Aside from its uniqueness to me as the only place of my birth, this cluster of small farms offered little to distinguish it from countless other rural communities across America. My father, the Rev. Elmer J. Cook, and his wife, Eva, had come to Brooklyn on his first appointment as a pastor in the Genesee Conference a year and a half before my birth.

In that era, pastors of Free Methodist Churches were moved to new appointments on the average of every two years. It was reputed that when my father pulled into the parsonage yard upon return from annual conference, the chickens would lie down on their backs to have their feet tied for moving to the next place.

After three years at Brooklyn, our family moved to Belfast, a small village along the Genesee River in Allegany County. My only brother, Irving, arrived during father's two-year stay at Belfast. Our next move was to Cattaraugus, the village which bore the name of the county.

Somewhat softened by memory are the painful recollections of attempts to improve the condition of my feet. During the first year of my life came the operations at the Mountain Clinic in Olean where my feet were broken and forced to face forward. Next I suffered through a series of casts up to each knee, forcing my feet into the desired configurations. A woman doctor carried out this procedure in Utica. The moment the old casts came off, new ones tightly encased my feet and legs with their stern grip. I always pleaded for a respite between casts - but in vain.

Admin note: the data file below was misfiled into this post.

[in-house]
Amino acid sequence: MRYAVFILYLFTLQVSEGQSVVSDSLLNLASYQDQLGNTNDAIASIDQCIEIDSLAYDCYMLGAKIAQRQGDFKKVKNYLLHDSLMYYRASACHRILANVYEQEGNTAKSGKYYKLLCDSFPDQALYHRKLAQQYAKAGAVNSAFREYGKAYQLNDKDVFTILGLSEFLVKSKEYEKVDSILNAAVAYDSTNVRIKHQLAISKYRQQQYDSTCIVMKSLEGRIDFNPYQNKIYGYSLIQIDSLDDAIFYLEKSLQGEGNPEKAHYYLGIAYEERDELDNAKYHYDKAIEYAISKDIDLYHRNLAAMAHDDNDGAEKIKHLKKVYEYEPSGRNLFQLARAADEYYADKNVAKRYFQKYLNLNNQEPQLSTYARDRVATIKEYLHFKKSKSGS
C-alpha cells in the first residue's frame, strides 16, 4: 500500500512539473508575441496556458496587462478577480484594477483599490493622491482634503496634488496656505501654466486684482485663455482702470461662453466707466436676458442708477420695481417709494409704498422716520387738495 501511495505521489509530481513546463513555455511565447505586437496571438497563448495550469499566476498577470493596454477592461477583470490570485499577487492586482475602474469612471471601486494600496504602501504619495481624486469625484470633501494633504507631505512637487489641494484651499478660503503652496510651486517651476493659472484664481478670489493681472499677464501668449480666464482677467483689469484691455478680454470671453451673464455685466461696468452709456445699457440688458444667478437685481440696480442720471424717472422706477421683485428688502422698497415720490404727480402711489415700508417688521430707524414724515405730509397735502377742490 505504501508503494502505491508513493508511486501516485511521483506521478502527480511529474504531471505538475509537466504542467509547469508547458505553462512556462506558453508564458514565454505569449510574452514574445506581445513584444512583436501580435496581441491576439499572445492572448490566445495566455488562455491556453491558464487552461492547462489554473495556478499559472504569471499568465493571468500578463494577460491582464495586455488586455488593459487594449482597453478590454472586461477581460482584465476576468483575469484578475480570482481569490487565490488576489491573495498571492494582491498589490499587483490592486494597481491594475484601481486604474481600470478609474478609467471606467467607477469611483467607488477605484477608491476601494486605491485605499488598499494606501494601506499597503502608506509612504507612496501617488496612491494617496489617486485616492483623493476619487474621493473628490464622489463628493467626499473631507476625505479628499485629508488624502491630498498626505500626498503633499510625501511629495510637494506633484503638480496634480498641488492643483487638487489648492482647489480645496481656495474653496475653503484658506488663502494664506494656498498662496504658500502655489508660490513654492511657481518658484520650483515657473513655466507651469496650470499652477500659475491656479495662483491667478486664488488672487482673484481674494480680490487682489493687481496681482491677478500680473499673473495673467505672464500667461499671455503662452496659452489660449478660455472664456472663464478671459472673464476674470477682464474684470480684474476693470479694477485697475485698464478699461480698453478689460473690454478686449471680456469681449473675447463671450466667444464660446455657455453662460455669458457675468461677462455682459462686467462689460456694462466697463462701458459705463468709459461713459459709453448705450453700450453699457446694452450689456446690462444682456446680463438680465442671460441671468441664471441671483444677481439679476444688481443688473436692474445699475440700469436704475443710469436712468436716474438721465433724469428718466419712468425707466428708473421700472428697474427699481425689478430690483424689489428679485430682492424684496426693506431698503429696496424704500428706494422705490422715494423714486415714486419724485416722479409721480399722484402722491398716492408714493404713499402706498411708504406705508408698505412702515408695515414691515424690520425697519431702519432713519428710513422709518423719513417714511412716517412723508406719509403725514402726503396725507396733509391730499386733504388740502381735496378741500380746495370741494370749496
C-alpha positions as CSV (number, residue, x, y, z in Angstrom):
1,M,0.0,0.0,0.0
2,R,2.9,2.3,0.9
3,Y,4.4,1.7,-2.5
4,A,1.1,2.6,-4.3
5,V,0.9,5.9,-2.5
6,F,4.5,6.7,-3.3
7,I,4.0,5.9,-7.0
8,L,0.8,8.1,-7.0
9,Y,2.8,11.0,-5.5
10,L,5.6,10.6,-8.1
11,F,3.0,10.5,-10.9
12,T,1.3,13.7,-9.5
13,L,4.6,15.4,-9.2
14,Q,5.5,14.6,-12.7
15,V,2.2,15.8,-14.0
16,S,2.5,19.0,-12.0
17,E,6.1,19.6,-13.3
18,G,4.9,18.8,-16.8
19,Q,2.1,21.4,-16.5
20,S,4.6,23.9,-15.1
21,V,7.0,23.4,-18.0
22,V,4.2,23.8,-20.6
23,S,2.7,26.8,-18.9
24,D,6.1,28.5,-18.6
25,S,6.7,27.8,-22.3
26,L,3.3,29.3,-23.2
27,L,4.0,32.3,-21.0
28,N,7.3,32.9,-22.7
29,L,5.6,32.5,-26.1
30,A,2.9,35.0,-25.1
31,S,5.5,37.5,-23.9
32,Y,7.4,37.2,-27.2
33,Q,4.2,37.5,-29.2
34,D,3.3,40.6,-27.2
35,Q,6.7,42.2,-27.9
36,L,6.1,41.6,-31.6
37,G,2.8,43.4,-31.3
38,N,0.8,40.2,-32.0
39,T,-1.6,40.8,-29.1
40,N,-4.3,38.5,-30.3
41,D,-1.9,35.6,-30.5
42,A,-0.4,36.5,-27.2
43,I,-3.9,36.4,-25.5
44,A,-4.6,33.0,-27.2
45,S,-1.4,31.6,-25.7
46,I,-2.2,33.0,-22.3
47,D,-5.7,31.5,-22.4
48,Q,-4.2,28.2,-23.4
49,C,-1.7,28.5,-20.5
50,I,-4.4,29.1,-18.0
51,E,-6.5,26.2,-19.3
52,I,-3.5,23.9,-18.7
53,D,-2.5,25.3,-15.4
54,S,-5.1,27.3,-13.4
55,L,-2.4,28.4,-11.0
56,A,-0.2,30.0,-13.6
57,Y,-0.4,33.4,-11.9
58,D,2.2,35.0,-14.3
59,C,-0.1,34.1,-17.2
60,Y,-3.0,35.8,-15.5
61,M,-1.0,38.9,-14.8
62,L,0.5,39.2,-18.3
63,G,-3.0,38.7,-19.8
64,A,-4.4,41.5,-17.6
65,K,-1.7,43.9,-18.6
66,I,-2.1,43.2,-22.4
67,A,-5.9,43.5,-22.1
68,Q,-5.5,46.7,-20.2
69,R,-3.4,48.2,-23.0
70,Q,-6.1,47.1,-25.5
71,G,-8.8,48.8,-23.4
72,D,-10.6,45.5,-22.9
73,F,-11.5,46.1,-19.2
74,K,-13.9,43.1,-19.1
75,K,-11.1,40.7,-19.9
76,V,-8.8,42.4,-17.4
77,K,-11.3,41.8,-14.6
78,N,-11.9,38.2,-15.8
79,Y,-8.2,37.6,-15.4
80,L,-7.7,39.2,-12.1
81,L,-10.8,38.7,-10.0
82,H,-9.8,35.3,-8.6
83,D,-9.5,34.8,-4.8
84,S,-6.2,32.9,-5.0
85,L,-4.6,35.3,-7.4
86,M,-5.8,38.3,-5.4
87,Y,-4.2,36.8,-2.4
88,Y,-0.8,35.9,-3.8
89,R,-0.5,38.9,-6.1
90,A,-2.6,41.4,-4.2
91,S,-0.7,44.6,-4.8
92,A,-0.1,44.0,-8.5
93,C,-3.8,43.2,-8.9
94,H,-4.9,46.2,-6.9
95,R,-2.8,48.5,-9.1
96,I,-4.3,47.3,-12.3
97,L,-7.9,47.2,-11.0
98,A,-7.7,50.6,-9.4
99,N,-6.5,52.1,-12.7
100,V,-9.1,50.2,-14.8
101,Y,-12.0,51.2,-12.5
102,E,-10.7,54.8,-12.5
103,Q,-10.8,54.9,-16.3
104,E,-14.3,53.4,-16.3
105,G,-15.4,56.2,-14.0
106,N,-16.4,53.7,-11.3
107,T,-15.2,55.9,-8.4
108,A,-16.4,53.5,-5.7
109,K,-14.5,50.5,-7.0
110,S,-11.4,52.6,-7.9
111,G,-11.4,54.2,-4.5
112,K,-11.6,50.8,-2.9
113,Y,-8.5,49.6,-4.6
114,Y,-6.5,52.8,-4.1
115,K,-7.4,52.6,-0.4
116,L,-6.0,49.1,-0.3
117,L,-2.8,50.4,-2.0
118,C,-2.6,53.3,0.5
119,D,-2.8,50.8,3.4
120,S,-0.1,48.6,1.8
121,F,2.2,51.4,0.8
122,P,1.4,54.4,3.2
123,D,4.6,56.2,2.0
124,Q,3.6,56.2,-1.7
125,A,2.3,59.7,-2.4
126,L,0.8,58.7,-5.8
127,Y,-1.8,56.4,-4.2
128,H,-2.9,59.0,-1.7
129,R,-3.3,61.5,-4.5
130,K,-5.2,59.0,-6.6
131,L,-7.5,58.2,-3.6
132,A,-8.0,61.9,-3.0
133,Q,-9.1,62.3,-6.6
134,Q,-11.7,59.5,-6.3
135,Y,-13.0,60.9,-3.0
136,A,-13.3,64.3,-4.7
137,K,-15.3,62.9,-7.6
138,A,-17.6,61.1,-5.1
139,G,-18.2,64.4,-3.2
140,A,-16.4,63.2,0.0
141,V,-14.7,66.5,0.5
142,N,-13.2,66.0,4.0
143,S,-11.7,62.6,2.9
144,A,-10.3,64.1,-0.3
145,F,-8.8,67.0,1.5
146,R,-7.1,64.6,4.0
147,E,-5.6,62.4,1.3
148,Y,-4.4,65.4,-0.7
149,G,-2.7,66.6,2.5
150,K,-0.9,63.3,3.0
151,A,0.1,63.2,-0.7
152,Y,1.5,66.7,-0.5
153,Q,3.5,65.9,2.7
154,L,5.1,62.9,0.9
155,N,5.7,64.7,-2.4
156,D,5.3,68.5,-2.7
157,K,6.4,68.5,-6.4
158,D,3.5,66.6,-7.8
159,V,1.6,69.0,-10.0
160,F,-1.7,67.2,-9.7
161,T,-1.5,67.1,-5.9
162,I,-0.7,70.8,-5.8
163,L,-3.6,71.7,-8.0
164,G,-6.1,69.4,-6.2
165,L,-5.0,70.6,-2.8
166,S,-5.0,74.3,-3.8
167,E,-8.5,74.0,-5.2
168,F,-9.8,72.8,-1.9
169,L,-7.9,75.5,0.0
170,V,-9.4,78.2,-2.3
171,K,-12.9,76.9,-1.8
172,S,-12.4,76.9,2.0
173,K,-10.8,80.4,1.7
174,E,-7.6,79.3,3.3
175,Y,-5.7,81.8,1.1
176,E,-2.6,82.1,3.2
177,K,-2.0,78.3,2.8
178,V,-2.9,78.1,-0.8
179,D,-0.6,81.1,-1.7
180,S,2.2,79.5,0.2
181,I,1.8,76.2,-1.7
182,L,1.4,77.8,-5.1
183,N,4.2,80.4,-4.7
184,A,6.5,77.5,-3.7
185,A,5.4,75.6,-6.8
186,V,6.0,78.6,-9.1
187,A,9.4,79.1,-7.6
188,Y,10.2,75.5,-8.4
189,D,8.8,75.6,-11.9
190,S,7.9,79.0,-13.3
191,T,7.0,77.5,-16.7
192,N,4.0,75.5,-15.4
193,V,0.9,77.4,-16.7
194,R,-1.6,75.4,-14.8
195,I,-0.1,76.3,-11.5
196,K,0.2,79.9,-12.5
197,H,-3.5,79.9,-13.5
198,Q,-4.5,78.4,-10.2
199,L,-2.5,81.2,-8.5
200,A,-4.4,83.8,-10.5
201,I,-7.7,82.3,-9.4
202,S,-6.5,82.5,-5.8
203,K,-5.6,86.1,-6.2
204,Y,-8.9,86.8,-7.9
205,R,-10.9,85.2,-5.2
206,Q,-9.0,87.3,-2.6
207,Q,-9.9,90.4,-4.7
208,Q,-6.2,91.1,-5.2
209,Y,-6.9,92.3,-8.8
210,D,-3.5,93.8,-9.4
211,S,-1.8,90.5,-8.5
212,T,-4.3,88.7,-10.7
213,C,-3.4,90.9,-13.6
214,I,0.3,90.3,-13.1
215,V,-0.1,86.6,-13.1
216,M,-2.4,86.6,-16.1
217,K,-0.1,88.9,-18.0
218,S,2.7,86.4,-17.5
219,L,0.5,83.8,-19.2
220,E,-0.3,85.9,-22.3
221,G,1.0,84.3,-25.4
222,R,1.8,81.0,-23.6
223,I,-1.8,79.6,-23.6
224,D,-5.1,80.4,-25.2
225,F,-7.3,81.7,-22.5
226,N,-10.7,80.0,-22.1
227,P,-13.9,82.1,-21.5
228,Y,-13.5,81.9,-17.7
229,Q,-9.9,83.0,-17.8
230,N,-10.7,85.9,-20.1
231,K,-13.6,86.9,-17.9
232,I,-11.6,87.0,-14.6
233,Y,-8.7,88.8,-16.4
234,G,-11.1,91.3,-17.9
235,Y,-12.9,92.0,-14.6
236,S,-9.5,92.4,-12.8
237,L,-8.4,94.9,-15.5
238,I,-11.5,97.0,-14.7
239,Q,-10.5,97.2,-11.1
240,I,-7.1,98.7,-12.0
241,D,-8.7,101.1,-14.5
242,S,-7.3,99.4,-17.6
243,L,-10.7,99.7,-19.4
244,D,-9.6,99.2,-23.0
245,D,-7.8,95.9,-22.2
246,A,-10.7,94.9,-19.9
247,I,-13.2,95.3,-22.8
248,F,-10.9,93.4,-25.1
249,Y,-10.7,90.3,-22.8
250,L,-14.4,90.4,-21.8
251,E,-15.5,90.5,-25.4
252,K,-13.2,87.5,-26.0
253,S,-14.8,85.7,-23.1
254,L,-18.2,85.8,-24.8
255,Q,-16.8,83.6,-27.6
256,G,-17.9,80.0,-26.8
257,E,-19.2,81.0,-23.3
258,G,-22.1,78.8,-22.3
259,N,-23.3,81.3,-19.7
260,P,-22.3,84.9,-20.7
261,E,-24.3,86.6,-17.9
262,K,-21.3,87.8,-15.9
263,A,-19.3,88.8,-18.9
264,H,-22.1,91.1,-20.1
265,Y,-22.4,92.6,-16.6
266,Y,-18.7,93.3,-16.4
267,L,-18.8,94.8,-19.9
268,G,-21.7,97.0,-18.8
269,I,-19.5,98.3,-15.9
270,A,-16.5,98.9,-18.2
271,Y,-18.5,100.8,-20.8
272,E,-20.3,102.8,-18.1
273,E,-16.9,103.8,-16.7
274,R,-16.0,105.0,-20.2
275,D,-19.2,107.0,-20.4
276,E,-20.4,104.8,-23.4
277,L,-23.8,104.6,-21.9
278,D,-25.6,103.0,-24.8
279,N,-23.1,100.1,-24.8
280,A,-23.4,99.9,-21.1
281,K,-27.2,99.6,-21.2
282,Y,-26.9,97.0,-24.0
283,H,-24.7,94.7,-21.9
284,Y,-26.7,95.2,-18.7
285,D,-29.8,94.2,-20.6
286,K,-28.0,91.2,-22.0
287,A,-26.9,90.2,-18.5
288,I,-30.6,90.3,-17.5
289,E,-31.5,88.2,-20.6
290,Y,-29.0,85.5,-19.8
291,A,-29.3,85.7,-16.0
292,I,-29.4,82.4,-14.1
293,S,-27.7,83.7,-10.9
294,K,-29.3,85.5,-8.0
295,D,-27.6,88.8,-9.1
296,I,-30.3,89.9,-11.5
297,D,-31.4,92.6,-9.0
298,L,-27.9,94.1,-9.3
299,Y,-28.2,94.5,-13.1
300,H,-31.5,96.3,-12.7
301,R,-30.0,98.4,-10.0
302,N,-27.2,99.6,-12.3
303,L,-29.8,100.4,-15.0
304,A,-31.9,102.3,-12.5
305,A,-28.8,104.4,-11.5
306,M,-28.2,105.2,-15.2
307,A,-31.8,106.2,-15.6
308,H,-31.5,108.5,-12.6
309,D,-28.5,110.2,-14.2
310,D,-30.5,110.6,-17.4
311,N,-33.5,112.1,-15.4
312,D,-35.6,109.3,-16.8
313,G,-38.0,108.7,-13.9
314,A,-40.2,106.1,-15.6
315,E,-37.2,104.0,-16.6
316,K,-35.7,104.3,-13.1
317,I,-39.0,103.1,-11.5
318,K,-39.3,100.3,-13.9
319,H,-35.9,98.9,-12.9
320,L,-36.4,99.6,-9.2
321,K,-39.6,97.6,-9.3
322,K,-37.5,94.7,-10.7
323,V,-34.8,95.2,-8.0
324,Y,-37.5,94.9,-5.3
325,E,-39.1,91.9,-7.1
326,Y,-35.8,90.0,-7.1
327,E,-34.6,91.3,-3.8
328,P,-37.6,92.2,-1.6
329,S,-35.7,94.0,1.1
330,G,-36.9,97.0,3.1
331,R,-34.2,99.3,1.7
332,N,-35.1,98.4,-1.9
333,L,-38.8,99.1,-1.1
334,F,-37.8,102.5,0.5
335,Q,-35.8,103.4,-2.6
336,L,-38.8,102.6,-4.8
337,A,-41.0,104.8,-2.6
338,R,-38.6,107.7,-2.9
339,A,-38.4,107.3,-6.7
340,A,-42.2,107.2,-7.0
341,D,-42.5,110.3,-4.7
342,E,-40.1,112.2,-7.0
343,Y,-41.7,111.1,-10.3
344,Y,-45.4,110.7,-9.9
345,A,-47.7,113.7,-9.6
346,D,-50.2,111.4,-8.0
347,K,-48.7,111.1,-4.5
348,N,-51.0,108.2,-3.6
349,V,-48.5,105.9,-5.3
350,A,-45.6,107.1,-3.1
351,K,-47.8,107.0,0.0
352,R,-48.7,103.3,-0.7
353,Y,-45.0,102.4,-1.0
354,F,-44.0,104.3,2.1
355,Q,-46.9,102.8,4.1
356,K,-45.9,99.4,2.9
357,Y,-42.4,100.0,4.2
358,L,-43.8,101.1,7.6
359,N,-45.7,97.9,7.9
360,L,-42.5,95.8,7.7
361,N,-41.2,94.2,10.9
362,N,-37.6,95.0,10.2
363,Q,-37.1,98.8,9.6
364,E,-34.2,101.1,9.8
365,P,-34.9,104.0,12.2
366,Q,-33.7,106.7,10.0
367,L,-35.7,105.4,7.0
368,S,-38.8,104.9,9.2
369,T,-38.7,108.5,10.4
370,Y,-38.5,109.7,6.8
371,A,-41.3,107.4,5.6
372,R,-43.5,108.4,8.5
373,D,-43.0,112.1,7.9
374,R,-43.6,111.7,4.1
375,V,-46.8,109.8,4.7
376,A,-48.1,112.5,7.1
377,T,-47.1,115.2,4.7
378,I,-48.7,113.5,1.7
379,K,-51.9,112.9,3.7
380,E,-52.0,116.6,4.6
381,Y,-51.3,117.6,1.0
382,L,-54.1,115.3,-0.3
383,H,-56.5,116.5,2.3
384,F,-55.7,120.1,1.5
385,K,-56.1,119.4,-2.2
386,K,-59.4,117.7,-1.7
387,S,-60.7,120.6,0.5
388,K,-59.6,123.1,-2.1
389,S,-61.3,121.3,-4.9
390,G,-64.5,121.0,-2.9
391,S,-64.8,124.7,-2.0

When the casts finally came off for good, the doctor prescribed placing my feet in icy water for ten minutes both morning and night to stimulate circulation. It usually required father and mother to restrain me and keep the feet under water. After releasing my feet from the icy bath, my parents rubbed them briskly with a coarse towel until the skin showed pink and my toes tingled.

Steel braces from my feet to my waist felt like shackles during waking hours. Finally, a shoemaker in Utica built successive pairs of corrective shoes for me. Each pair became distorted and scuffed as my feet grew. These cost $25.00 a pair when ordinary shoes sold for $1.49. Now I marvel at the sacrifices my parents made to help me walk. Although not like normal boys, walk I did, but with a peculiar gait.

The year 1929 was memorable for two reasons: the stock market crash ushering in the Great Depression and my father's acceptance of the assignment to return to the church in Brooklyn. No one else was willing to go to this circuit, the least-desirable in the entire Genesee Conference. At six years of age, I made the twelve-mile move with my family from Cattaraugus back to the house where I was born. Experiences of the nest seven Depression years as a boy in Brooklyn Valley, exerted a profound influence on my view of life.